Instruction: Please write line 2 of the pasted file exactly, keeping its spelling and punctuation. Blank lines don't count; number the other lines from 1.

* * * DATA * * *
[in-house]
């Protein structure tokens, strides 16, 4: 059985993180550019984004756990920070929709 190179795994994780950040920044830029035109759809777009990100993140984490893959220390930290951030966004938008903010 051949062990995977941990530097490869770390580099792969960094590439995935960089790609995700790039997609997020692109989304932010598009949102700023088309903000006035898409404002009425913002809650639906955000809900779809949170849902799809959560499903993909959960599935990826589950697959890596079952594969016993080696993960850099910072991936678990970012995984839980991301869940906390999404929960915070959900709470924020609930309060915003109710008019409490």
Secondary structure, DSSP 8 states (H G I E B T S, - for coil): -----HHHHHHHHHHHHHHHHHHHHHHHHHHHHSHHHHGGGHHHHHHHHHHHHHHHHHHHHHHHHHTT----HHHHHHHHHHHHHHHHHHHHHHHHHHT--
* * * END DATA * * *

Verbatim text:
């Protein structure tokens, strides 16, 4: 059985993180550019984004756990920070929709 190179795994994780950040920044830029035109759809777009990100993140984490893959220390930290951030966004938008903010 051949062990995977941990530097490869770390580099792969960094590439995935960089790609995700790039997609997020692109989304932010598009949102700023088309903000006035898409404002009425913002809650639906955000809900779809949170849902799809959560499903993909959960599935990826589950697959890596079952594969016993080696993960850099910072991936678990970012995984839980991301869940906390999404929960915070959900709470924020609930309060915003109710008019409490």